Hey, you asked.
Falsifly
When asked what I just caught that monster on I showed him. He put on his magnifiers and said, "I can't believe they can see that."
PaulRoberts
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Colorado

Posts: 1776
PaulRoberts on Feb 8, 2012February 8th, 2012, 11:37 am EST
Mmmmmmmm...no, things have changed drastically. Flooding and drought are much more frequent and intense due to watershed disturbances by human development. This is old news. Widen the scale and we are actually living within a global extinction rate that rivals those in the distant past that literally define the boundaries of major geologic periods.
Oldredbarn
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Novi, MI

Posts: 2600
Oldredbarn on Feb 9, 2012February 9th, 2012, 4:46 am EST
Allan & Paul...I have yet to have my second cup of tea and find myself this morning still wearing my rose-colored glasses...Go figure? I must of exited the bed on the correct side for a change...I'll get back with you here...

On the not so natural side of it though we have had some problems below some of our dams here with spring spawning smallie's because the despot controlling the lever doesn't want the folk in the man-made lake above the dam ever to have to step up or down an inch to get in to their pontoon party boats...

Spence
"Even when my best efforts fail it's a satisfying challenge, and that, after all, is the essence of fly fishing." -Chauncy Lively

"Envy not the man who lives beside the river, but the man the river flows through." Joseph T Heywood
Jesse
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Posts: 378
Jesse on Feb 10, 2012February 10th, 2012, 10:53 am EST
Good points by all and i understand the adaptation of trout to deal with natures elements. I was more or less wondering on a year to year basis, but i guess is that its neither good nor bad, but a little bit of both.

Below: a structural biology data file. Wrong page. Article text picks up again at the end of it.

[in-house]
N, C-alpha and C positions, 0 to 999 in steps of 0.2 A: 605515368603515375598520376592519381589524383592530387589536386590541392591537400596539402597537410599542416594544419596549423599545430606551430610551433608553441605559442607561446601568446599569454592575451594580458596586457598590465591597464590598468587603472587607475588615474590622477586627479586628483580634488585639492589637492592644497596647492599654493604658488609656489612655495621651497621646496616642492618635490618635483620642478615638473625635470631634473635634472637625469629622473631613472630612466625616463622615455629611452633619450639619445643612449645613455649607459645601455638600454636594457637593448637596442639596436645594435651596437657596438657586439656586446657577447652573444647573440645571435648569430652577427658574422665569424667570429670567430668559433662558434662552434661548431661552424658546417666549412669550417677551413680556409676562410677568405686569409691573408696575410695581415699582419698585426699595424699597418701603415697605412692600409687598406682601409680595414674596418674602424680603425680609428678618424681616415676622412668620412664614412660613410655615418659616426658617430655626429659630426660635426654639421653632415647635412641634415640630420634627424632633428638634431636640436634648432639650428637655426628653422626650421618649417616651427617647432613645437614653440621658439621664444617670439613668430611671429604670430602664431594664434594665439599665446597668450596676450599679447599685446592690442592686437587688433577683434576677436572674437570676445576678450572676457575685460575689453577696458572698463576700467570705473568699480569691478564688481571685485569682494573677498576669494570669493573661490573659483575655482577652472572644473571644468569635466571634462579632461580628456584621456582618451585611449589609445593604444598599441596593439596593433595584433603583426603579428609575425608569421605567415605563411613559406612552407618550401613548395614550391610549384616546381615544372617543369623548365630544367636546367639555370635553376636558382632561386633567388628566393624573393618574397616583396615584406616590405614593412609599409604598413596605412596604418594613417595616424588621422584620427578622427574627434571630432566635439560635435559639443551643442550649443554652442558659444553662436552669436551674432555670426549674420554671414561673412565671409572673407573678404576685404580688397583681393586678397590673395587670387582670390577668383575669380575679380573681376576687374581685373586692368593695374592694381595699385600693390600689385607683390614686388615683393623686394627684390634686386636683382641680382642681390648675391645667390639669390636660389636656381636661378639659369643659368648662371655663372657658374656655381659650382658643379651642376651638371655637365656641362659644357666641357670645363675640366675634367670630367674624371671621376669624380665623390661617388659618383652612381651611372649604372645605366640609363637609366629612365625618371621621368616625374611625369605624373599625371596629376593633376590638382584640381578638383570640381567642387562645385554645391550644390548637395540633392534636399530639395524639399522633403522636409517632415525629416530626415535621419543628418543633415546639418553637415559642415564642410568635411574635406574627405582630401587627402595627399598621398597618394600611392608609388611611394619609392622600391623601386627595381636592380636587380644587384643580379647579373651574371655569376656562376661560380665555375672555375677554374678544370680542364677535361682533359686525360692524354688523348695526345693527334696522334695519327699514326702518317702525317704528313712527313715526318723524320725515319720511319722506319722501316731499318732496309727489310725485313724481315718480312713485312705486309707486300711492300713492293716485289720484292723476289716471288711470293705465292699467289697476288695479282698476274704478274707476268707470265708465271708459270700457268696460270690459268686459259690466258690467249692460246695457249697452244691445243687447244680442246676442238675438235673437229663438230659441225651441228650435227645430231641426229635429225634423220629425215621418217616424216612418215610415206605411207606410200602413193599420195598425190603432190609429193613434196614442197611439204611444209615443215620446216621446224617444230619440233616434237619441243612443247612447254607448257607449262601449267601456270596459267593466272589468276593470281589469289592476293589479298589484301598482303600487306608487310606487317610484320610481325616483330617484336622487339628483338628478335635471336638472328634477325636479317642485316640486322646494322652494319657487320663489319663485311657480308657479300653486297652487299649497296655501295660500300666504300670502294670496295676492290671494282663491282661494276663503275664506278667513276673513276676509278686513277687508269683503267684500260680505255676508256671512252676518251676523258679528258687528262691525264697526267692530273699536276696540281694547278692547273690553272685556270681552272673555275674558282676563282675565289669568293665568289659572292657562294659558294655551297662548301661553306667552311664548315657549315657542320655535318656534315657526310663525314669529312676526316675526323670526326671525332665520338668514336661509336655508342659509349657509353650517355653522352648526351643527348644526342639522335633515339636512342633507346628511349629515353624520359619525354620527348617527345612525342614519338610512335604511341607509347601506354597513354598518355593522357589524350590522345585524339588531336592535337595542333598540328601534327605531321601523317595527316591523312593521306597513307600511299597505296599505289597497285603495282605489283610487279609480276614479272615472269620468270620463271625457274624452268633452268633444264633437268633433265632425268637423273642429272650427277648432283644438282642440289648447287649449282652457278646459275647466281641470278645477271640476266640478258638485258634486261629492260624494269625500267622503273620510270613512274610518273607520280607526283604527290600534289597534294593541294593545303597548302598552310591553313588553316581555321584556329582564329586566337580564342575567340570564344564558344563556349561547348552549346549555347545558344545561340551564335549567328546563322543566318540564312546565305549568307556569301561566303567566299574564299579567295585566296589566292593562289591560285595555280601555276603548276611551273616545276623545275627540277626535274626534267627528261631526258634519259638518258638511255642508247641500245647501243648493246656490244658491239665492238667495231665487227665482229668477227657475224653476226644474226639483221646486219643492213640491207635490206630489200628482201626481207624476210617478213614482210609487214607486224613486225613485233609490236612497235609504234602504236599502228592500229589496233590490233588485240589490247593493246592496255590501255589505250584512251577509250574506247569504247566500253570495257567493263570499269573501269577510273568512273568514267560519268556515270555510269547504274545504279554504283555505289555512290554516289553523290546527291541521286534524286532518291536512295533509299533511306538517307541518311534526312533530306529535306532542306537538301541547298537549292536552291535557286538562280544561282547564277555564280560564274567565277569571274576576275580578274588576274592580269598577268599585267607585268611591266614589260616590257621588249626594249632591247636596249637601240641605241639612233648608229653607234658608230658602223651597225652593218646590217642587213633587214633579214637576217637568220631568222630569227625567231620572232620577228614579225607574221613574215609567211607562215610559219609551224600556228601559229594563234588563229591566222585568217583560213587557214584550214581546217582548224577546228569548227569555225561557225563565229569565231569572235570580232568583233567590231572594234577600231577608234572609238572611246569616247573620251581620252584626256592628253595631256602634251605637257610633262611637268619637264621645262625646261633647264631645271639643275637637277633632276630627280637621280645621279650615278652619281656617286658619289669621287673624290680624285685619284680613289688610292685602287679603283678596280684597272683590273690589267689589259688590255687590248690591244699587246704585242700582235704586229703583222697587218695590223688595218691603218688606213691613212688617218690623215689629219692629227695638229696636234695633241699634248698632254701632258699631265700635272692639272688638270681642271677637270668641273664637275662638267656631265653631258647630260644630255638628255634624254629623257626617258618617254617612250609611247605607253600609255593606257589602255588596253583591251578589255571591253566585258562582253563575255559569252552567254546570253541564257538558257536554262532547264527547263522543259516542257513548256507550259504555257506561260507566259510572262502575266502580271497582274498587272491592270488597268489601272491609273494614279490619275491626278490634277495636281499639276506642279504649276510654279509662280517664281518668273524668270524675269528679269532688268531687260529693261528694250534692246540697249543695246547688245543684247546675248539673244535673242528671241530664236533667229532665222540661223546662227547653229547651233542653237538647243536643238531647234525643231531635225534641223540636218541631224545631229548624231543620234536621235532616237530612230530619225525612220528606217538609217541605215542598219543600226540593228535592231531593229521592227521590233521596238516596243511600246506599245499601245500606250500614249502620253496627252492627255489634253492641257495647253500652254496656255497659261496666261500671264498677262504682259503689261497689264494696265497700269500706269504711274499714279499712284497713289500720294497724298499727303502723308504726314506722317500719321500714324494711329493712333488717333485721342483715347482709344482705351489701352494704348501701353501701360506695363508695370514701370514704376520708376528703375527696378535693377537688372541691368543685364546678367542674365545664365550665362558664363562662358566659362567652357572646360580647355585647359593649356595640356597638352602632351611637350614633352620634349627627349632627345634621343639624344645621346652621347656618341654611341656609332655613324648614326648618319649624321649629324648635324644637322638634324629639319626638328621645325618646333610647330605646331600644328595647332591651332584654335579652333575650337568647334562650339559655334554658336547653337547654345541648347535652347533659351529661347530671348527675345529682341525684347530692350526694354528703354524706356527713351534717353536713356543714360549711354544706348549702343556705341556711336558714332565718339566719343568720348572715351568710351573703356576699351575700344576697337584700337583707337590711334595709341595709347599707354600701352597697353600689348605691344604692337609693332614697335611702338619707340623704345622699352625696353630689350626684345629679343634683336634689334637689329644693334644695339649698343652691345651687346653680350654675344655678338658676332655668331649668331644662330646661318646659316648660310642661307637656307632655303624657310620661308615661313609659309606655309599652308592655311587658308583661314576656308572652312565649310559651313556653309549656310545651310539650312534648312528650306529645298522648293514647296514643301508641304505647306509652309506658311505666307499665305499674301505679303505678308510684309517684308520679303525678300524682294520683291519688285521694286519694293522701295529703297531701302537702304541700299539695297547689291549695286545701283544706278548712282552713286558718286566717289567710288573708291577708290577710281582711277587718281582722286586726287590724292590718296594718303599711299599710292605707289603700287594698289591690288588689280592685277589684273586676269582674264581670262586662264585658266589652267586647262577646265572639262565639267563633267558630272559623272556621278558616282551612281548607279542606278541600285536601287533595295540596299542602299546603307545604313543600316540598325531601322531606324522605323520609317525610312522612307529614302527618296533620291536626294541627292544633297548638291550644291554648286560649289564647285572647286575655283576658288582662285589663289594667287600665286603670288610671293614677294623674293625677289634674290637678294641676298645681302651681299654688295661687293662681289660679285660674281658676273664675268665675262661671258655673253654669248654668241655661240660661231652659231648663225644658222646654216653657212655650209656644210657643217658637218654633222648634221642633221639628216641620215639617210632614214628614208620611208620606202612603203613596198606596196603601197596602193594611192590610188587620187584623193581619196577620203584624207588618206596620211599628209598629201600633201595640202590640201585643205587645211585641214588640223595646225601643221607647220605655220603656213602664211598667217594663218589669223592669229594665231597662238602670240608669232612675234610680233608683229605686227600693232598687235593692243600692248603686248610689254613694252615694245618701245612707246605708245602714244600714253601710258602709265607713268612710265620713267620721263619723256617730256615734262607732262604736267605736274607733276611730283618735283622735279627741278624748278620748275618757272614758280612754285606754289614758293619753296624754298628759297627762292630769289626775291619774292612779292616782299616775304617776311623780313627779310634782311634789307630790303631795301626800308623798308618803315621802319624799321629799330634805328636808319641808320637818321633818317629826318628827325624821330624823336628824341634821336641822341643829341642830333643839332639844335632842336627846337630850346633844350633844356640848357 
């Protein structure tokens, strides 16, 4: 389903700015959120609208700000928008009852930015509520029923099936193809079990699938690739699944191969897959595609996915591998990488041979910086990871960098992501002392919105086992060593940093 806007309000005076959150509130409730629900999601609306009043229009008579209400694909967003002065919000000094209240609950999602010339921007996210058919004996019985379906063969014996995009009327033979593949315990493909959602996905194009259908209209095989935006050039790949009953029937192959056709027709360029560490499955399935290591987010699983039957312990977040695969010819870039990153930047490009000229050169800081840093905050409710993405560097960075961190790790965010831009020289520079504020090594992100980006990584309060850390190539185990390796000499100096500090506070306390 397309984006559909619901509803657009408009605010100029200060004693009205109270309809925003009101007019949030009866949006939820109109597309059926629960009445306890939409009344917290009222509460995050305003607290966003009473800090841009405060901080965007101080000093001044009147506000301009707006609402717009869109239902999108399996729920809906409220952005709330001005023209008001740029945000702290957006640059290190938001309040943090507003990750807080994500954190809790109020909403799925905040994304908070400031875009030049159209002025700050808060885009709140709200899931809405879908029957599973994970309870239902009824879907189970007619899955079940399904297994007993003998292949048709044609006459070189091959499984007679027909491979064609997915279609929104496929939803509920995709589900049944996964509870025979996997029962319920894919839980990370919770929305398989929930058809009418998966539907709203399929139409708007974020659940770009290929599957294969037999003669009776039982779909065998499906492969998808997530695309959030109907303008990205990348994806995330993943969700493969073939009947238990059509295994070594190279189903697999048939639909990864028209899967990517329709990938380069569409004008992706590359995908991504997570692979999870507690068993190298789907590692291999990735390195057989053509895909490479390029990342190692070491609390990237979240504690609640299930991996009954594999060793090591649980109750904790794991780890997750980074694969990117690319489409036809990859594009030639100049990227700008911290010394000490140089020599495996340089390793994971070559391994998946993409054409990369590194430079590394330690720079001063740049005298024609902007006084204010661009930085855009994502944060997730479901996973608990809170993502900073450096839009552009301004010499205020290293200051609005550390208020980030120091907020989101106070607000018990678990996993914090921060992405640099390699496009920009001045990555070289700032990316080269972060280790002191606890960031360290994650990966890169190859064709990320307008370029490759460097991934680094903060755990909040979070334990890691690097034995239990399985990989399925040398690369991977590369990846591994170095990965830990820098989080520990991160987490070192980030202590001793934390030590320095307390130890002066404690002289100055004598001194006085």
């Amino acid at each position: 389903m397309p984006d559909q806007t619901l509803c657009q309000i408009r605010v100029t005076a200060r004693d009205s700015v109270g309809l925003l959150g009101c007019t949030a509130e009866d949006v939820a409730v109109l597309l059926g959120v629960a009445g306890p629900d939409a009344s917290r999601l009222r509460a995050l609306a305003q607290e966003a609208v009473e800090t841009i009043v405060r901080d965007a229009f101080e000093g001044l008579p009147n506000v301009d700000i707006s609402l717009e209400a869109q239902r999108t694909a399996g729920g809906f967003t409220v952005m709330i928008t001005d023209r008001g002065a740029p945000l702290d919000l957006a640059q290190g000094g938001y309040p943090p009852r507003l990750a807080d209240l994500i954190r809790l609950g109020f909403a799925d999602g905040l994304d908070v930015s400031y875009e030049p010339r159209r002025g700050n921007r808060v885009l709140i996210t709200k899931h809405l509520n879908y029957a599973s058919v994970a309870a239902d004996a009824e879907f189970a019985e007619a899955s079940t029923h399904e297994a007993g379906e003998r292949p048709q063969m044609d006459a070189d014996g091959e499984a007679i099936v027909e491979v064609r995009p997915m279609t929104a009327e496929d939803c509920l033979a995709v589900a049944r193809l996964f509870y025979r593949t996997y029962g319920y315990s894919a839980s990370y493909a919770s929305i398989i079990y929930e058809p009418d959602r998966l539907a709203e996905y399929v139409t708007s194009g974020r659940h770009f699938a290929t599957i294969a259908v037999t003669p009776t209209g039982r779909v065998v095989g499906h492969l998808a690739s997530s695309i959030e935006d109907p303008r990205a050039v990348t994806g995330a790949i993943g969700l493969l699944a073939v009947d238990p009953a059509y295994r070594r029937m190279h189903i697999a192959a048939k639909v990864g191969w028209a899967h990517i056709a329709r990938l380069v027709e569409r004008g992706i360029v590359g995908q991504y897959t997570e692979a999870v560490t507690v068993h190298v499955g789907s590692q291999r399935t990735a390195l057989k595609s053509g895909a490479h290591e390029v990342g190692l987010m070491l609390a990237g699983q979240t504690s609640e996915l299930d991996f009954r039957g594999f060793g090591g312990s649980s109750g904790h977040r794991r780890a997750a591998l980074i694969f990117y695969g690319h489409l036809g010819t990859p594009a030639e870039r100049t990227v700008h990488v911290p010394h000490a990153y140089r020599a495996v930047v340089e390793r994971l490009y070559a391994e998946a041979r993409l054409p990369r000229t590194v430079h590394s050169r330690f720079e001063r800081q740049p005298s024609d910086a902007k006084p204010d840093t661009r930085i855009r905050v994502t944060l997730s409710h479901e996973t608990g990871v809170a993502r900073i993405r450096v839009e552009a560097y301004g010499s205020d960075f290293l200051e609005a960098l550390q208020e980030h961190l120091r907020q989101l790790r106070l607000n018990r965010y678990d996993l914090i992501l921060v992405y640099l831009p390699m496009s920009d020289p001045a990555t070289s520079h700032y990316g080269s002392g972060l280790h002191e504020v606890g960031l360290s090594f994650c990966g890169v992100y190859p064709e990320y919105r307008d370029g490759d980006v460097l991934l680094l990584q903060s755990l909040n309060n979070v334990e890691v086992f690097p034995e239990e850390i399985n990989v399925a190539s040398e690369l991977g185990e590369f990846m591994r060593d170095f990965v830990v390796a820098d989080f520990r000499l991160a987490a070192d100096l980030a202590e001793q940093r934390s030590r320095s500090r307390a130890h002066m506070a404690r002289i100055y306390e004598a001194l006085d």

Most of us fish our whole lives..not knowing its not the fish that we are after.
http://www.filingoflyfishing.com
PaulRoberts
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Colorado

Posts: 1776
PaulRoberts on Feb 10, 2012February 10th, 2012, 11:14 am EST
Lots of potential effects, Jesse. Minor flooding/spates are what do the work in streams, creating pools, pockets, etc... -"digging spates" I call them. But I've seen "catastrophic floods" make barren moonscapes out of previously awesome stretches, only to have them re-dug back into trout hotels in subsequent years.

Because of ditching and draining (everywhere a development goes in), many streams are more prone to be "flashy" as water is removed from the surrounding land at a quicker rate, rather than being retained in the land. Habitat too becomes "flashy" -here today, gone tomorrow. Fish populations may adapt, but some level of stability in the system sure helps grow trout.

As you mentioned, flow affects spawning too. Many trout rely on seasonal spates to move into spawning/nursery stretches. But big floods can scour eggs and sweep fry out of nursery water. Each year is different, and you can see where some stability here is made good use of.

In waters with stable flow, trout lead much more stable lives, often living in small home ranges -some even spending their summers in one pool. In flashier streams, trout move like crazy. Summer, fall, and winter create different habitat needs and trout find these, or perish. Trout in many waters may treat an entire watershed like they might a lake -this seems esp so with those big browns.

Individual trout handle high water pretty darn well. And aquatic insects are mobile and fecund and can rebound quickly even after catastrophic floods. One year, we had a nasty flood while I was teaching a FF course. When we went to sample for inverts in a diverse stream (I'd sampled successfully just the previous week), we caught NOTHING! It was scoured clean. So, we had a nice streamside chat about floods, and rescheduled.

Oh...I also wrote an article on high water fishing strategies called "Ain't No River High Enough" in the March/April 2002 American Angler.
Jesse
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Posts: 378
Jesse on Feb 14, 2012February 14th, 2012, 9:05 pm EST
Do you by any chance have a copy of that article Paul?
Most of us fish our whole lives..not knowing its not the fish that we are after.
http://www.filingoflyfishing.com